Blunkett won't stop me, says writer

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Indy Politics

Alistair Beaton, whose play A Very Social Secretary will be screened in October, insisted he has written a comic version of serious events in which the public has a legitimate interest.

Channel 4 stood by its decision to screen the play, despite a warning letter from Mr Blunkett's lawyer. The Secretary of State for Work and Pensions is angry about a scene in the play that refers to his two-year-old son by Kimberly Quinn, which he regards as an unjustified intrusion into the child's privacy.

"The child plays a very minor role," Mr Beaton said yesterday. "The drama is really about politics and life and sex - about Blunkett's relationship ... with Tony Blair and ... with Kimberly Quinn. It's about Blunkett's public life and, to some extent, about his private life. The two overlap, which I suppose is inevitable in a politician.

"Although it deals with serious issues, it's a comedy. I think people will find it's quite funny."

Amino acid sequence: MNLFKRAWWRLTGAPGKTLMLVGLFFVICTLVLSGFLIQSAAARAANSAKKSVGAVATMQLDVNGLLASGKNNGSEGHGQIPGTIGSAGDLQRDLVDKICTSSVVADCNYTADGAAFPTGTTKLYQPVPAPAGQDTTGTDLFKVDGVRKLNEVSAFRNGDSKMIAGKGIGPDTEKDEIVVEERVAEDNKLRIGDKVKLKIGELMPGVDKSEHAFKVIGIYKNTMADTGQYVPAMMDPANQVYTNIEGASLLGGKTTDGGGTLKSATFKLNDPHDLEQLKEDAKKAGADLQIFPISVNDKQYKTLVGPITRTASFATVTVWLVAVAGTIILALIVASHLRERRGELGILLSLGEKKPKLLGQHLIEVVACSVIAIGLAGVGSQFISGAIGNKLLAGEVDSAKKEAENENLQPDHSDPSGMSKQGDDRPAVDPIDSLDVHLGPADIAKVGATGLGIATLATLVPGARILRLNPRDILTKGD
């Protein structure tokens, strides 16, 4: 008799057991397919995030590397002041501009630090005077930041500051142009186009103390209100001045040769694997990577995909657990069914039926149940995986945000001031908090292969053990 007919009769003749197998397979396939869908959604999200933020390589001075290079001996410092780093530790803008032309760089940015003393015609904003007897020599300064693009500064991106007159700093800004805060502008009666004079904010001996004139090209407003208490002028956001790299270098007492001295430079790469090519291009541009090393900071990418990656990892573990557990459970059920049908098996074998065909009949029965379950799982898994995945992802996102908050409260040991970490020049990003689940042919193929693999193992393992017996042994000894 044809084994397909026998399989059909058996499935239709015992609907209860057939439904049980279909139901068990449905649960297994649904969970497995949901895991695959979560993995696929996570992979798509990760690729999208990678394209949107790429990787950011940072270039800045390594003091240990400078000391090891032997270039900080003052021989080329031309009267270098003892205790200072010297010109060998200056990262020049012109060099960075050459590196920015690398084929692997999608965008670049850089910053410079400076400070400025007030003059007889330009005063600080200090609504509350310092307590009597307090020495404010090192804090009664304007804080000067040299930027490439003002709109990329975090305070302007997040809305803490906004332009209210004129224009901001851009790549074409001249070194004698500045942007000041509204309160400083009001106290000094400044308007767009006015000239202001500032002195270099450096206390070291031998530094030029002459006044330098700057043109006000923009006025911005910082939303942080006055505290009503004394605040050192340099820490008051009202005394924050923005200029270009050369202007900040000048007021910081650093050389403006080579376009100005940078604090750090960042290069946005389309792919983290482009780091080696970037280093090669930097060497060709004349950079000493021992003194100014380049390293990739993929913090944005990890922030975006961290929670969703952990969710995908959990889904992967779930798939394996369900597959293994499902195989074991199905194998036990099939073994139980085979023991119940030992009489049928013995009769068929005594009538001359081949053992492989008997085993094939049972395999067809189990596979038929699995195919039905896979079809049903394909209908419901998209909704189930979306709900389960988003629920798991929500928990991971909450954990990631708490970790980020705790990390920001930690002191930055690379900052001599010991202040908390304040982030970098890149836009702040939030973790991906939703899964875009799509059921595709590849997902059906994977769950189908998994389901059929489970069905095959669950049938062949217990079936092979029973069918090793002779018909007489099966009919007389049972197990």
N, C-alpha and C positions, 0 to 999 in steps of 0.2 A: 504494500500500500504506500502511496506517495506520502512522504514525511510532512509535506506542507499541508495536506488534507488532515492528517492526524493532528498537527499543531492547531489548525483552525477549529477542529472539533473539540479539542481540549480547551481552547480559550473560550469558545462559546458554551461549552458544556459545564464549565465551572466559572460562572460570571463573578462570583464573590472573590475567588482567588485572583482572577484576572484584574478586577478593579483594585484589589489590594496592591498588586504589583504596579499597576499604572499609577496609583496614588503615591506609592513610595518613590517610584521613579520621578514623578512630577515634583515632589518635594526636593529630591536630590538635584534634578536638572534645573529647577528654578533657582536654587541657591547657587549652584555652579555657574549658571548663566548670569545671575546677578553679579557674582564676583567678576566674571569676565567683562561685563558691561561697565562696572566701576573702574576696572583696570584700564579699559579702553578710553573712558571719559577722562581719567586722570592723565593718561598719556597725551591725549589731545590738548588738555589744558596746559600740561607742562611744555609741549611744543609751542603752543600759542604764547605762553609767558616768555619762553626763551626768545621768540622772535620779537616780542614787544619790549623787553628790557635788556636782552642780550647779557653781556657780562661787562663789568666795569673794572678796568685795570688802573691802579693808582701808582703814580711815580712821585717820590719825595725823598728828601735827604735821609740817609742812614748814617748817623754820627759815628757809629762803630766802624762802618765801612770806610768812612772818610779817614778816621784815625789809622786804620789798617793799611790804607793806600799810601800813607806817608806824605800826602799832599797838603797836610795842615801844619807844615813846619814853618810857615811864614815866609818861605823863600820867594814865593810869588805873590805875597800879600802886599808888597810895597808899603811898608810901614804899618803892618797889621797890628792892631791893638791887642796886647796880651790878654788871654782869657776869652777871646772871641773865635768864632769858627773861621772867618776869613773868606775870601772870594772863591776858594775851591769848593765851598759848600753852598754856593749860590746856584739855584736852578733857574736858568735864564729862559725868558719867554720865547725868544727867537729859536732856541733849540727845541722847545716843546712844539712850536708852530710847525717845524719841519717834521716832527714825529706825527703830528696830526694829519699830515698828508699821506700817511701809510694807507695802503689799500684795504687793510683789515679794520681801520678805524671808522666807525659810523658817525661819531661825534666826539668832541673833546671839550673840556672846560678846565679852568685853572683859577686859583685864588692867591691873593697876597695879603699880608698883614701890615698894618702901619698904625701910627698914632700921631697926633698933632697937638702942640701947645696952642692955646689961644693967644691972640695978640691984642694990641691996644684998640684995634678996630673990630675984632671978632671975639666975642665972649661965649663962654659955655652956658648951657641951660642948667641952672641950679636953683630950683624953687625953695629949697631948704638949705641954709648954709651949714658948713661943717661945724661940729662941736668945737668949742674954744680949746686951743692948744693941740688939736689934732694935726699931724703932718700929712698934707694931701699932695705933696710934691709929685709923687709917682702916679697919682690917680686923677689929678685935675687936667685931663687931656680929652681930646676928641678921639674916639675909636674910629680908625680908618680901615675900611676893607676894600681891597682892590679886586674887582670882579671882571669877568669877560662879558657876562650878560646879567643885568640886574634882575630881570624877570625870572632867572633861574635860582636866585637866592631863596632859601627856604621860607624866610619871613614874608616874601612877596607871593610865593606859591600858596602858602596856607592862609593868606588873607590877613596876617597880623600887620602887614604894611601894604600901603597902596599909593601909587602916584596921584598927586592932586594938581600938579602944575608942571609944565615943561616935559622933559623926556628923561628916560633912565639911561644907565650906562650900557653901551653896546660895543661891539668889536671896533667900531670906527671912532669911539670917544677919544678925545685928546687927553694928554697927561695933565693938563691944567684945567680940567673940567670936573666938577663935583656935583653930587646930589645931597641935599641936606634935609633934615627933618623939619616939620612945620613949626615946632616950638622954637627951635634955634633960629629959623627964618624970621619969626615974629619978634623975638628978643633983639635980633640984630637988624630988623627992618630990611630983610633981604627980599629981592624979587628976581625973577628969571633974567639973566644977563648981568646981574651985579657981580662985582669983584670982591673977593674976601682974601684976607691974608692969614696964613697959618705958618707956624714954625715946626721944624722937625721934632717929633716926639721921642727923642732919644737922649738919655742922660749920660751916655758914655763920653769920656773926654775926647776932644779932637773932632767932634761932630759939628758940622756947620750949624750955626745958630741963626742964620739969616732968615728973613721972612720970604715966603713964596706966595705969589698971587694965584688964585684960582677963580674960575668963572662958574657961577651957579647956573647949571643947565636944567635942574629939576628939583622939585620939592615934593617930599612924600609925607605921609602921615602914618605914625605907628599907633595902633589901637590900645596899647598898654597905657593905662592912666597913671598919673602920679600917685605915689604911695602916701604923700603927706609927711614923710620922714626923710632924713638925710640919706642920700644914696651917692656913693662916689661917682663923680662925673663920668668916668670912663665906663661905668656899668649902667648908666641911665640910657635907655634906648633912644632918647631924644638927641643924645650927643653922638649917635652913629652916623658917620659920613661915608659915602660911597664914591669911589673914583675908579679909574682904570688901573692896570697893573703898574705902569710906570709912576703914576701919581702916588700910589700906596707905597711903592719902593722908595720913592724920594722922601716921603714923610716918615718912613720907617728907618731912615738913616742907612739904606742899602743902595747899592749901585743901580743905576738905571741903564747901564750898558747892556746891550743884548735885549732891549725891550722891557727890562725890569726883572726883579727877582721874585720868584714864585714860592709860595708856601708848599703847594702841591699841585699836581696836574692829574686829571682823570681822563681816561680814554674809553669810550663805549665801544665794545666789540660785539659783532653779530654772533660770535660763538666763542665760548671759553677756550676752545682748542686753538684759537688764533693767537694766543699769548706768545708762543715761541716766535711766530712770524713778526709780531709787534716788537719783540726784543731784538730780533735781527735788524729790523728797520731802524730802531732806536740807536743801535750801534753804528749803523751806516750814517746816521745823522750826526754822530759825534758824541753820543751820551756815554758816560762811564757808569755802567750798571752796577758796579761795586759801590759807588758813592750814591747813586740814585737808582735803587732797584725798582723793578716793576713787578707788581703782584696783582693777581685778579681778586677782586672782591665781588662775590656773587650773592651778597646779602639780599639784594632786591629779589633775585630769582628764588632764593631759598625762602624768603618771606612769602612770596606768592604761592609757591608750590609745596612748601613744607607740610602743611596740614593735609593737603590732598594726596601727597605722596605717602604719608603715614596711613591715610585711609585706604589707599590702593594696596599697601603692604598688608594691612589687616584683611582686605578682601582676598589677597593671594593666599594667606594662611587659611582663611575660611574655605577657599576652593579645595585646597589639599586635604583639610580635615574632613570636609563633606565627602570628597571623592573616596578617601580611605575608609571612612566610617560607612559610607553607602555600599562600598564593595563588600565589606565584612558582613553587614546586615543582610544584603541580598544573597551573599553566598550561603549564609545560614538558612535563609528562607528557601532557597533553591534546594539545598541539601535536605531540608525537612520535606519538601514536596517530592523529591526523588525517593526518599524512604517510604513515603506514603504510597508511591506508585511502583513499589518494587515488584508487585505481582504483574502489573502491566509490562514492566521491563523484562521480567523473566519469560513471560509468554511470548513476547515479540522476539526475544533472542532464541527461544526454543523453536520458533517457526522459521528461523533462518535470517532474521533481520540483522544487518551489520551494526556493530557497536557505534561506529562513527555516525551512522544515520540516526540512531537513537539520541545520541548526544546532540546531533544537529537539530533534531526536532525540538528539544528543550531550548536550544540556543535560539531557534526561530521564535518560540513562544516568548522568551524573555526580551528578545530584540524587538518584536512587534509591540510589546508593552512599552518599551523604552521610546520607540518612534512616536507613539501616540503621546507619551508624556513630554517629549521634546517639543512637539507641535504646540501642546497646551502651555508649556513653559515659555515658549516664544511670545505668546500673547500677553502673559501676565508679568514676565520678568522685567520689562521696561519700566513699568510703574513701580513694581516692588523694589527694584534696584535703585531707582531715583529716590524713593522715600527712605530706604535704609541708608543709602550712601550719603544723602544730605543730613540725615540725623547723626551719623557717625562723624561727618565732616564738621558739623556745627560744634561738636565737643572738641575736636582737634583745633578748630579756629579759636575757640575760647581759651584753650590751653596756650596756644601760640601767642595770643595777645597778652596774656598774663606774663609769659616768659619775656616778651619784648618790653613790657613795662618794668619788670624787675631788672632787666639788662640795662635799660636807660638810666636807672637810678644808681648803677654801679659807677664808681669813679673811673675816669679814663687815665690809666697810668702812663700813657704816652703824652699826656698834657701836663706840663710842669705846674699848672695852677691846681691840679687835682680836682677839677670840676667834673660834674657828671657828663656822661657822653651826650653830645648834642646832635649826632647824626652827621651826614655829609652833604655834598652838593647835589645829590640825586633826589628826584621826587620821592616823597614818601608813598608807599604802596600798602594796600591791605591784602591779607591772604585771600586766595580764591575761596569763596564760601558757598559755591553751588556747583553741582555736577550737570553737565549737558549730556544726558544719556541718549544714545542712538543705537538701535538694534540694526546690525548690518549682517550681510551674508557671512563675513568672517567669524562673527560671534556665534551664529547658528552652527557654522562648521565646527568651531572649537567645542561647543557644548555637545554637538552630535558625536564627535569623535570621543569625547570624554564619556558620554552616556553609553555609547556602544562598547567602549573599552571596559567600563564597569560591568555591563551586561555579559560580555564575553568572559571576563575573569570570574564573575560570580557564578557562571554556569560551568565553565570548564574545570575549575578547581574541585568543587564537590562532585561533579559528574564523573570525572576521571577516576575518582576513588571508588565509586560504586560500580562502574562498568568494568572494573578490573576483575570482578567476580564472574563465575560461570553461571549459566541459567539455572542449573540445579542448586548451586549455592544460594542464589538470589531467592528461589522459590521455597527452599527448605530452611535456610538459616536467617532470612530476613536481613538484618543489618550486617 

A spokesman for Channel 4 said the drama was still being edited. "We are confident in what we are going to be showing. The drama is very much about the affair ... It doesn't go beyond the relationship between Blunkett and Quinn."

The row has brought welcome publicity for More4, Channel 4's new service, available only to digital viewers - and unwelcome publicity for Mr Blunkett, who would like his disastrous affair with the former publisher of The Spectator magazine to be forgotten.

The affair has already inspired a musical and a stage play. Now comes the television comedy, to be broadcast on 10 October, starring Bernard Hill as Mr Blunkett and Robert Lindsay as Tony Blair.

Alastair Campbell has also been written into the script, although his role in the Blunkett affair was minimal, as he left Downing Street before it became public. This may be because Mr Beaton has a soft spot for his near namesake, having written a successful West End stage play, Feelgood, featuring a hyperactive Downing Street press secretary.

One of the comic themes is the contrast between Mr Blunkett's image as a down-to-earth man from a working-class background and the social life he shared with his rich American mistress. The Prime Minister values the image as an electoral asset, and is thunderstruck to discover that Mr Blunkett has a sex life.

In one scene, Mr Blair is warned by an adviser of the possibility that Mr Blunkett will be given a "bloody nose" by the House of Lords, but he brushes this off with a confident declaration: "It's a very robust nose. It's a man of the people's nose." The scene then cuts to a shot of Mr Blunkett's nose, deep in a glass of wine. "It's corked!" he exclaims.

Mr Blunkett is on holiday. A spokesman said: "He takes matters relating to the privacy of his son very seriously."